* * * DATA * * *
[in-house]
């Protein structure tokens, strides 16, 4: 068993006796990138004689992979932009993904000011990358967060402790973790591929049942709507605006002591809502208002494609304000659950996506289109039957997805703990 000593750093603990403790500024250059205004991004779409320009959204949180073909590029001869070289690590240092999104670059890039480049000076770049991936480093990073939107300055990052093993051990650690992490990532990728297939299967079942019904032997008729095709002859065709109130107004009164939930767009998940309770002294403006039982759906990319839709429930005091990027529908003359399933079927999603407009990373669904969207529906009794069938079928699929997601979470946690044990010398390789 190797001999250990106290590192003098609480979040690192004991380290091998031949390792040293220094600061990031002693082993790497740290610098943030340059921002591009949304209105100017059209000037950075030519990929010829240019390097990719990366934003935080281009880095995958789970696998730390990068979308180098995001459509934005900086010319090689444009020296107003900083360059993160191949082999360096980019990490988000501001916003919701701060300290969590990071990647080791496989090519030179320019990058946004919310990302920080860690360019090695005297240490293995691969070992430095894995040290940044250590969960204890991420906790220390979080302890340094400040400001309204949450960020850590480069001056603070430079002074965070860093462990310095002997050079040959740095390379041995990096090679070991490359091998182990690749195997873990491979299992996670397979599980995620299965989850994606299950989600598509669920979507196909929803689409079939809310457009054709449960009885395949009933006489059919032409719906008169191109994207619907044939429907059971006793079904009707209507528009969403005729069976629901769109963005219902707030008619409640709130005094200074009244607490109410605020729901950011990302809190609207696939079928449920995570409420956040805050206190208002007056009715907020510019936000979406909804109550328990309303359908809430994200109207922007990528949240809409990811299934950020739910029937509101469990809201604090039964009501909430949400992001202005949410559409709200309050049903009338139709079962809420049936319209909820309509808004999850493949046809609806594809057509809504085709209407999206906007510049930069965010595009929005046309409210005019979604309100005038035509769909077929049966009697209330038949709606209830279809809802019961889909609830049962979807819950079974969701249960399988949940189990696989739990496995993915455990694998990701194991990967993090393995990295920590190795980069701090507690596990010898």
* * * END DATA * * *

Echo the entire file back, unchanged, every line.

[in-house]
């Protein structure tokens, strides 16, 4: 068993006796990138004689992979932009993904000011990358967060402790973790591929049942709507605006002591809502208002494609304000659950996506289109039957997805703990 000593750093603990403790500024250059205004991004779409320009959204949180073909590029001869070289690590240092999104670059890039480049000076770049991936480093990073939107300055990052093993051990650690992490990532990728297939299967079942019904032997008729095709002859065709109130107004009164939930767009998940309770002294403006039982759906990319839709429930005091990027529908003359399933079927999603407009990373669904969207529906009794069938079928699929997601979470946690044990010398390789 190797001999250990106290590192003098609480979040690192004991380290091998031949390792040293220094600061990031002693082993790497740290610098943030340059921002591009949304209105100017059209000037950075030519990929010829240019390097990719990366934003935080281009880095995958789970696998730390990068979308180098995001459509934005900086010319090689444009020296107003900083360059993160191949082999360096980019990490988000501001916003919701701060300290969590990071990647080791496989090519030179320019990058946004919310990302920080860690360019090695005297240490293995691969070992430095894995040290940044250590969960204890991420906790220390979080302890340094400040400001309204949450960020850590480069001056603070430079002074965070860093462990310095002997050079040959740095390379041995990096090679070991490359091998182990690749195997873990491979299992996670397979599980995620299965989850994606299950989600598509669920979507196909929803689409079939809310457009054709449960009885395949009933006489059919032409719906008169191109994207619907044939429907059971006793079904009707209507528009969403005729069976629901769109963005219902707030008619409640709130005094200074009244607490109410605020729901950011990302809190609207696939079928449920995570409420956040805050206190208002007056009715907020510019936000979406909804109550328990309303359908809430994200109207922007990528949240809409990811299934950020739910029937509101469990809201604090039964009501909430949400992001202005949410559409709200309050049903009338139709079962809420049936319209909820309509808004999850493949046809609806594809057509809504085709209407999206906007510049930069965010595009929005046309409210005019979604309100005038035509769909077929049966009697209330038949709606209830279809809802019961889909609830049962979807819950079974969701249960399988949940189990696989739990496995993915455990694998990701194991990967993090393995990295920590190795980069701090507690596990010898």